— If a bad guy has unrestricted physical access to your computer, it's not your computer anymore

— Microsoft’s Ten Immutable Laws Of Security
data protection

We are a team of system administrators and programmers specializing in web hosting and data protection.
Our primary mission is to make dedicated server rental safe and secure.

We have always been worried that a hosting provider has full unrestricted access to customers' servers and data.
Consequently we were looking for the ways to prevent that.

- Progress so far -

Software-only solution DONE

All our servers come with:

pre-boot:
— proper Secure Boot setup: vendor and Microsoft keys removed and our keys installed, following the NSA "UEFI Secure Boot Customization" guidelines
GRUB boot loader removed (as it was deliberately broken to make it boot anything signed by Microsoft) — UEFI boots the OS directly, verifying the Linux kernel and initrd signatures which are securely stored in the TPM chip

after boot:
— triple-layer HDD and data encryption (LUKS full disk encryption + VeraCrypt for user data + Intel SGX container for the most important data)
— additional Linux kernel hardening such as Integrity and LKRG modules (to prevent malicious OS modifications and to make privilege escalation attacks much more difficult to achieve)
— additional hardening of the hardware, operating system and software (e.g. HyperThreading disabled, Vt-d & IOMMU enabled, CIS Benchmarks guidelines implemented, plus extra tweaks based on our experience)



The measures above effectively prevent from:
- booting the server from the untrusted device such as USB drive or a fake hard drive (if the datacenter staff replaces the customers' HDD with a rogue copy)
- infecting the OS boot loader with a malware (e.g. a keylogger to steal the Hard Drive encryption passphrase)
- data theft (e.g. by physically removing the Hard Drives from the server)

Unfortunately they do not prevent the Cold Boot and DMA attacks and could not protect from vulnerabilities in the firmware, hence the second step...

Complex Software + Hardware solution Work In Progress...

The current intrusion detection sensors are a joke as they do nothing but simply log the "chassis intrusion" event in the IPMI event log, and they are almost non-existant as they usually do not come preinstalled by default and most server vendors started to add them as an option just few years ago.

We are working on an advanced intrusion detection sensor as well as a Trusted Boot Module similar to Hypercheck implemented in a single-board microcomputer form-factor, to further complicate the Cold Boot and DMA attack vectors, and to verify the server components' integrity.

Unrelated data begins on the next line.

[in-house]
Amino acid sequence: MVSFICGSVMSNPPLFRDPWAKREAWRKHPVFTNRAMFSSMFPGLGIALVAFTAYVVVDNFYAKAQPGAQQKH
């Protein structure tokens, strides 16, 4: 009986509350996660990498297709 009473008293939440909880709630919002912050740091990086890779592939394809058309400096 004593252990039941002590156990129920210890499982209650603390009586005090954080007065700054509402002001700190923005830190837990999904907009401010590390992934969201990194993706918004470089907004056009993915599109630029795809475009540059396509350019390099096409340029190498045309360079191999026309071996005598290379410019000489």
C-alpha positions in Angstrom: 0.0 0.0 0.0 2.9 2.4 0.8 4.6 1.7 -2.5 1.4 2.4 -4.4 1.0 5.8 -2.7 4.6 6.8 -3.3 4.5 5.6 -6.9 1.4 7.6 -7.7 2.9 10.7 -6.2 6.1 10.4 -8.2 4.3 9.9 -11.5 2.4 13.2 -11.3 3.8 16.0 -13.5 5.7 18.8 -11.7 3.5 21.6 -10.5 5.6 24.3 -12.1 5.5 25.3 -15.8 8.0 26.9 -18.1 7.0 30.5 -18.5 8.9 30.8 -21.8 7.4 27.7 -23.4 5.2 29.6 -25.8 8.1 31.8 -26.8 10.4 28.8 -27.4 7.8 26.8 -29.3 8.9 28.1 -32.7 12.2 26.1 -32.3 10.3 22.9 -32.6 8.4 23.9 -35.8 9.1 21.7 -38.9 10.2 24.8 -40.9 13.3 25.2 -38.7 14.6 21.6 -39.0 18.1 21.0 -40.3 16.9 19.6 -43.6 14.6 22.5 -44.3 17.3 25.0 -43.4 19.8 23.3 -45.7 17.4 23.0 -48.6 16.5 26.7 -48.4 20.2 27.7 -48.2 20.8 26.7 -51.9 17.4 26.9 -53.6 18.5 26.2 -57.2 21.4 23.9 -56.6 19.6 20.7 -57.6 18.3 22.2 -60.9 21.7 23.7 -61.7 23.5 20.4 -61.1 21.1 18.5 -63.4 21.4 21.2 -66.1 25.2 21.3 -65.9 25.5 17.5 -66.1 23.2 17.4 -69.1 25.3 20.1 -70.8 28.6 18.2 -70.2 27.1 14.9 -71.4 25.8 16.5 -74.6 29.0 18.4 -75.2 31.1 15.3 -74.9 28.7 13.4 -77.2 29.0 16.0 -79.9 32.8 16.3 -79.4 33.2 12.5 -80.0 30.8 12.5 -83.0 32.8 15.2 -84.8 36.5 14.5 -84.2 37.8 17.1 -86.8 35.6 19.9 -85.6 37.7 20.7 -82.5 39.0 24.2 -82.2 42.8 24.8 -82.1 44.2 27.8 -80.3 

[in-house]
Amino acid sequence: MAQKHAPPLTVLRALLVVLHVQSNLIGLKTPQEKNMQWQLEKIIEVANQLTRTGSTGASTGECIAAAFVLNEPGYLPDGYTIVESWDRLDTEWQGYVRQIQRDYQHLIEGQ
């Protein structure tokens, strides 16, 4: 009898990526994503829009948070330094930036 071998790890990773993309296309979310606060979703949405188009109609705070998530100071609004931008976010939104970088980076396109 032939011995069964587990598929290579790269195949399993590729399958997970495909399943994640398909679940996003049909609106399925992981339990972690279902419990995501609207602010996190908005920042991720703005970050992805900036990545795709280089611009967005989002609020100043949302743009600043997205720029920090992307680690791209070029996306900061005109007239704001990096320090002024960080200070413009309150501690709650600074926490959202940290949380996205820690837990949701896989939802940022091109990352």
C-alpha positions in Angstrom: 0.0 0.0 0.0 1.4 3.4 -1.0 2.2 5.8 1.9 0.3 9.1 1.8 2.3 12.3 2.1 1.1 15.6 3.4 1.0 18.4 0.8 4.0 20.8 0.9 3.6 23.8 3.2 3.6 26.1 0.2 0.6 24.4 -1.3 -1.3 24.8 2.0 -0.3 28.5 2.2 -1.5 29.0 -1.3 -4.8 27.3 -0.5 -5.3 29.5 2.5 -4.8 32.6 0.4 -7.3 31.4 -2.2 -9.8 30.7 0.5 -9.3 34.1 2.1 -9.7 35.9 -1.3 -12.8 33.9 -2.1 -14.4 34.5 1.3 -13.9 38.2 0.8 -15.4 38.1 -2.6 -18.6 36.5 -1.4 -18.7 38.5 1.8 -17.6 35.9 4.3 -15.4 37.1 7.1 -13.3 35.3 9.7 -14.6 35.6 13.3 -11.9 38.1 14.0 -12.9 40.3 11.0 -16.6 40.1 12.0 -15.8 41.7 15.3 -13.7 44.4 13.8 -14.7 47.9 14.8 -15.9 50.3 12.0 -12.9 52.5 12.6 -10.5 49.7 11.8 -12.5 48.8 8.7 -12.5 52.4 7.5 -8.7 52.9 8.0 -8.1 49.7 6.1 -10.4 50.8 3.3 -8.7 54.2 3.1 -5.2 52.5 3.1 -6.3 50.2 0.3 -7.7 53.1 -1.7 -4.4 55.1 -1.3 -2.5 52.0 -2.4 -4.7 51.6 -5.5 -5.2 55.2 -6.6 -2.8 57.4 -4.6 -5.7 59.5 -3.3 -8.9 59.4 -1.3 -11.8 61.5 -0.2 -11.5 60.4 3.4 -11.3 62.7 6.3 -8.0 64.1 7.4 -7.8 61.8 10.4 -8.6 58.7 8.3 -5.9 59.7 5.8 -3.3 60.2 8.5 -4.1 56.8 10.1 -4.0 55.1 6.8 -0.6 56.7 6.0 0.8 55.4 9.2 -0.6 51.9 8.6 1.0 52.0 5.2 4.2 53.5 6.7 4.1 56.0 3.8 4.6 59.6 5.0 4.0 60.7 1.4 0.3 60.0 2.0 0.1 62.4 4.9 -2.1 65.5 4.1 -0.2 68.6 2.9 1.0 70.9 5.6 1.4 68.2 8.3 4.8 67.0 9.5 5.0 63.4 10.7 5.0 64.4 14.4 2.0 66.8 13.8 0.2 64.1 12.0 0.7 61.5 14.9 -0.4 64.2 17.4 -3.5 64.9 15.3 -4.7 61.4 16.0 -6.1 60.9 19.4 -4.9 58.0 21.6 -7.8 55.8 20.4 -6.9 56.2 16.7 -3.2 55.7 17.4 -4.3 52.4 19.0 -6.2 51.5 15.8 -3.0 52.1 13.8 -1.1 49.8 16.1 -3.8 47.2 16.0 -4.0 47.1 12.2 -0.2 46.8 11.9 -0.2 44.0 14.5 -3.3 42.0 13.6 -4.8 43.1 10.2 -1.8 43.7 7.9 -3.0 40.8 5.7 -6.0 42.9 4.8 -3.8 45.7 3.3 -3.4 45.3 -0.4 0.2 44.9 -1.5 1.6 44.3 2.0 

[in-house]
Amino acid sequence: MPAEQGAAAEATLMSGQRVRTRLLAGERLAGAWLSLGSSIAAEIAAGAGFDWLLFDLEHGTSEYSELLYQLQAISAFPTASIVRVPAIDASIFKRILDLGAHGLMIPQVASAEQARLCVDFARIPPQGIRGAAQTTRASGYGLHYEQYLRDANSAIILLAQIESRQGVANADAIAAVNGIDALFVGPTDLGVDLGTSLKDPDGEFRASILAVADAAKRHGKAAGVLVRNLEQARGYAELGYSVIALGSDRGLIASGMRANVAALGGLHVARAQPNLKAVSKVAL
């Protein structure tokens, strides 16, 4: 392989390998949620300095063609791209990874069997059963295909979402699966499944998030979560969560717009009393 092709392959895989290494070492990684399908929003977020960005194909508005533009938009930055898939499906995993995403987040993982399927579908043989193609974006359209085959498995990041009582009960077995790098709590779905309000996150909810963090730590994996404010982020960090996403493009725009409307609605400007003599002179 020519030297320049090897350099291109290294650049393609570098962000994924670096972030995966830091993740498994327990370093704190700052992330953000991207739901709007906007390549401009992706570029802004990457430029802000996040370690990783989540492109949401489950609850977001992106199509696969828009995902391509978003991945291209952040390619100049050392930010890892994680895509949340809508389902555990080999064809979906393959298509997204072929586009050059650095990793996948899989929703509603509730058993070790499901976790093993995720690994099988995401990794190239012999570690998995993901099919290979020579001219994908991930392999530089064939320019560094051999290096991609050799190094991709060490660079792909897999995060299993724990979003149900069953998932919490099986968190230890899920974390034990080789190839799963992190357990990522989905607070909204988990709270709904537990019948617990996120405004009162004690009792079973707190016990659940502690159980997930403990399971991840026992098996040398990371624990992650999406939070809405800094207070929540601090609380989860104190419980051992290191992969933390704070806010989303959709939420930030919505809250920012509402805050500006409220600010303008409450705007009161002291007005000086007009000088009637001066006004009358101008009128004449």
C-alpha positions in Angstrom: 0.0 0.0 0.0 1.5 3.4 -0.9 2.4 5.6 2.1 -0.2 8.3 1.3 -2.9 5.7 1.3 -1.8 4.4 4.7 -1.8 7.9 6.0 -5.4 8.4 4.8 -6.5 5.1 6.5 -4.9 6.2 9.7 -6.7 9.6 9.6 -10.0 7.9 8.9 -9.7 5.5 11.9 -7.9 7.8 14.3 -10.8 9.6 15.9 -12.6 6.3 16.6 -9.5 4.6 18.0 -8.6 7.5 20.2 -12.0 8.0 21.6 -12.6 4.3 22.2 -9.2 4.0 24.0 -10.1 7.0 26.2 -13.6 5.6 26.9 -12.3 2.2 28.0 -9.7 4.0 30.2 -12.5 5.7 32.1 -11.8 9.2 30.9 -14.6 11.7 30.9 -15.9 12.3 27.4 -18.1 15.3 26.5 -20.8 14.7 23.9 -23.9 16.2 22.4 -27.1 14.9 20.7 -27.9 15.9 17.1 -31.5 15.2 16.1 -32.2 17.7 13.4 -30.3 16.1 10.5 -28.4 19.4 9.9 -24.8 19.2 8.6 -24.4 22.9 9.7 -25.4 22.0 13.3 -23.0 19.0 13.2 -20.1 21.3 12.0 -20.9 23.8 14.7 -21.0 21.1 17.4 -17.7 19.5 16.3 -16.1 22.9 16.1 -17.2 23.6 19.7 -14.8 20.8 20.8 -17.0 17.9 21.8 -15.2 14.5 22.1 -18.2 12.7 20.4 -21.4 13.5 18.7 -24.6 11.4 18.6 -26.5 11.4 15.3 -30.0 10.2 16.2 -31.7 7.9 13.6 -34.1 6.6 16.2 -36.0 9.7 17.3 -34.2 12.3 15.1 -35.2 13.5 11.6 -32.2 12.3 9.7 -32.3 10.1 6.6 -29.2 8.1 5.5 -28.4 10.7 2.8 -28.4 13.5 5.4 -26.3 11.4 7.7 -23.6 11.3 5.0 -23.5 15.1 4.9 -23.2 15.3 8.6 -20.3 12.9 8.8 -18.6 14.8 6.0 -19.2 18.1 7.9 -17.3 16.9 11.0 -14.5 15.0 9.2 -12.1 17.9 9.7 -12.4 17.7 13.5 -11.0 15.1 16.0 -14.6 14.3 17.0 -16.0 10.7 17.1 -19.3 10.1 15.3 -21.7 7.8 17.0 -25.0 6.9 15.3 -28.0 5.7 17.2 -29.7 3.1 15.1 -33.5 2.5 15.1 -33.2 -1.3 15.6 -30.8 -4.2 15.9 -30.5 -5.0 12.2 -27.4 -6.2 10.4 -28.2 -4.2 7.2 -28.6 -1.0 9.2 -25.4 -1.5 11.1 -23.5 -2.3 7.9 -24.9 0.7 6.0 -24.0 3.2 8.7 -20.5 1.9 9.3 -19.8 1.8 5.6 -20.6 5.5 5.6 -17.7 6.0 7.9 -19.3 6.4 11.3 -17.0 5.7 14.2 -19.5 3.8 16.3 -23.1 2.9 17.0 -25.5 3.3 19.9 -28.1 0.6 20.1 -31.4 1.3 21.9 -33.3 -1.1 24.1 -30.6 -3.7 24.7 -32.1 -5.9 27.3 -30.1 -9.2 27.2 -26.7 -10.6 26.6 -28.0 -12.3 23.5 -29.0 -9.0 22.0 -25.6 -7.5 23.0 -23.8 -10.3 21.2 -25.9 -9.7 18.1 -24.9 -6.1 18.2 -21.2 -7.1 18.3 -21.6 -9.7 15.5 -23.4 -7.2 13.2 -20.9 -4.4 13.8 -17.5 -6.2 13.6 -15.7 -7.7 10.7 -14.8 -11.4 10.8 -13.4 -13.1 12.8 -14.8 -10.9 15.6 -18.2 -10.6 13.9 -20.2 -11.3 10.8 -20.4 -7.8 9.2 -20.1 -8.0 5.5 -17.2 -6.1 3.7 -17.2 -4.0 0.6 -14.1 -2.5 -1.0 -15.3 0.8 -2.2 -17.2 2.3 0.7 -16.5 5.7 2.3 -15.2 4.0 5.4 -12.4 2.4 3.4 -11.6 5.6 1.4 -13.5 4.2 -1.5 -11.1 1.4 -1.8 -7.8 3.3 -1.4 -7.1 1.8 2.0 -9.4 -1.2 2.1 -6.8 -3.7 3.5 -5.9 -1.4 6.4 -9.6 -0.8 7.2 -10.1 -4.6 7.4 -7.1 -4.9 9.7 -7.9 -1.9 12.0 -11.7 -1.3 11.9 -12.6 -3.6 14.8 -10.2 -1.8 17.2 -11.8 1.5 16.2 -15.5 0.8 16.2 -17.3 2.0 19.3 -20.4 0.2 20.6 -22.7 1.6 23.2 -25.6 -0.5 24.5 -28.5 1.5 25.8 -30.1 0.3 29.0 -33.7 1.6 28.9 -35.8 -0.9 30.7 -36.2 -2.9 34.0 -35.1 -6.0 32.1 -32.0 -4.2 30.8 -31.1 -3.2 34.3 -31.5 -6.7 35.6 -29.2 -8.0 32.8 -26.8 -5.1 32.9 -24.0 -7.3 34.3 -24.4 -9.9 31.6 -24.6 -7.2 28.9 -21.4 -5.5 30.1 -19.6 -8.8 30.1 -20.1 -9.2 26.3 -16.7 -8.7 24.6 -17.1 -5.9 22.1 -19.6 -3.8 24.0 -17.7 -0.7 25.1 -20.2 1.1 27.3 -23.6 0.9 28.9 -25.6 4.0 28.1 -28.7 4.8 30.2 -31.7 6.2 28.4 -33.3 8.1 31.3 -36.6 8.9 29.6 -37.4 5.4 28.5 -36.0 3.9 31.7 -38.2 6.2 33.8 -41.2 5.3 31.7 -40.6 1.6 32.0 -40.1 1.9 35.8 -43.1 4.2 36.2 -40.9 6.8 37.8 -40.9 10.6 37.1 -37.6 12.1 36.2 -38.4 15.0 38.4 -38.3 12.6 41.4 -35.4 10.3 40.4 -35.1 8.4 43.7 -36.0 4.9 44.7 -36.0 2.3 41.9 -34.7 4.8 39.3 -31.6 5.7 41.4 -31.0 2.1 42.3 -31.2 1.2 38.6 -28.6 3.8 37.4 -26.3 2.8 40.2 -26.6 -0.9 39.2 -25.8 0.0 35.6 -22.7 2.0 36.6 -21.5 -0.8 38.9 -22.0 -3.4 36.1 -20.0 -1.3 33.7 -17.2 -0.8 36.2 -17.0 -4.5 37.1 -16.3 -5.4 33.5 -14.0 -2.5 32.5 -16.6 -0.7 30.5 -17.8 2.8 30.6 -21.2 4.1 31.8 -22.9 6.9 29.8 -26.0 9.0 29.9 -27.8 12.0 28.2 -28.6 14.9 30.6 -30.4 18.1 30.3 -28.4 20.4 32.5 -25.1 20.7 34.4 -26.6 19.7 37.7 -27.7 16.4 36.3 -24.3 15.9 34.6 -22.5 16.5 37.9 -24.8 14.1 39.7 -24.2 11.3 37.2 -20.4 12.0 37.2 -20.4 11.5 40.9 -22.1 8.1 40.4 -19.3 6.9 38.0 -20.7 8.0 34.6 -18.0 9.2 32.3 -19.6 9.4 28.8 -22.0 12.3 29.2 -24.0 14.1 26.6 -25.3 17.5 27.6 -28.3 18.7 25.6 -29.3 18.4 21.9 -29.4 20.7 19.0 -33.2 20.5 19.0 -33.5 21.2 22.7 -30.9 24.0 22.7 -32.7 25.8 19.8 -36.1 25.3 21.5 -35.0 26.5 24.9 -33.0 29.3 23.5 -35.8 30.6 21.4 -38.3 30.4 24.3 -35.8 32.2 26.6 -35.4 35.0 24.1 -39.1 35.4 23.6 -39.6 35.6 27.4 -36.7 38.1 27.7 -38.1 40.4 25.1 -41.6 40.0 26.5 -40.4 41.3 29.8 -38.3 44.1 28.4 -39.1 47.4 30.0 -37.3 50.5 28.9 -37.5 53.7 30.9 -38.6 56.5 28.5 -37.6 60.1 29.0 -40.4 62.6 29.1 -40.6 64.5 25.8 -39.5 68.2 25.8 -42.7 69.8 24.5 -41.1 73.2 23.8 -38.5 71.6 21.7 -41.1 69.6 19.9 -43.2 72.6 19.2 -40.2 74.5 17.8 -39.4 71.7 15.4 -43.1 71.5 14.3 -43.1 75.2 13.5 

The sensor will shutdown the OS and scramble the RAM if it detects light or movement (if the server's lid was opened or if the server was rolled out of the rack cabinet), and the Hypercheck-analogue module will monitor the main server's BIOS and other components' firmware integrity.

The additional software-level solutions include Intel SGX container intended for the most important data such as SSL private keys, and Ramcrypt Linux kernel module which effectively prevents cross-process memory access and complicates the DMA attack.

However, even if we manage to protect the server from Cold Boot and DMA attack vectors, there is still...

The Ultimate ThreatWork In Progress...

All modern servers come with closed source IPMI, BIOS, and most components' firmware, which theoretically could allow vendors and hardware manufacturers to steal the private data from virtually every computer in the world.
We are working on a fully open source firmware server which would minimize the possibility of data theft via vendor backdoor(s) or yet another vulnerability in the vendor firmware.

The ideal server would have:
Intel ME absent or disabled
— proprietary BIOS/UEFI replaced with Coreboot
— proprietary IPMI firmware replaced with openBMC, or open-source hardware IPMI such as Raptor Kestrel used instead
— each significant system component such as Ethernet controller uses an open source firmware which is auditable and replaceable by the end user

Our development platforms are Supermicro X11SSH... (update: our research has shown that Supermicro gen11 servers are not secure enough so we are focused on 12th generation now). Also we closely watch the Open Compute Project progress, as well as the Raptor Talos boards (although they use POWER CPU architecture which limits their usage possibilities), and newest HP servers capable of running openBMC


alignment


> Chaotic... what?

Our company name is a combination of the character alignment in a popular tabletop game¹, which pretty accurately describes our ideology, and the name of the cyber attack vector², which we try to fight against.

¹ — "...alignment is a categorization of the ethical and moral perspective of player characters, non-player characters, and creatures. ...A chaotic good character does what is necessary to bring about change for the better, disdains bureaucratic organizations that get in the way of social improvement, and places a high value on personal freedom, not only for oneself, but for others as well. Chaotic good characters usually intend to do the right thing, but their methods are generally disorganized and often out of sync with the rest of society." — Wikipedia
² — "...An evil maid attack is an attack on an unattended device, in which an attacker with physical access alters it in some undetectable way so that they can later access the device, or the data on it.
The most notable scenario is where a maid subverts a laptop left unattended in a hotel room." — Wikipedia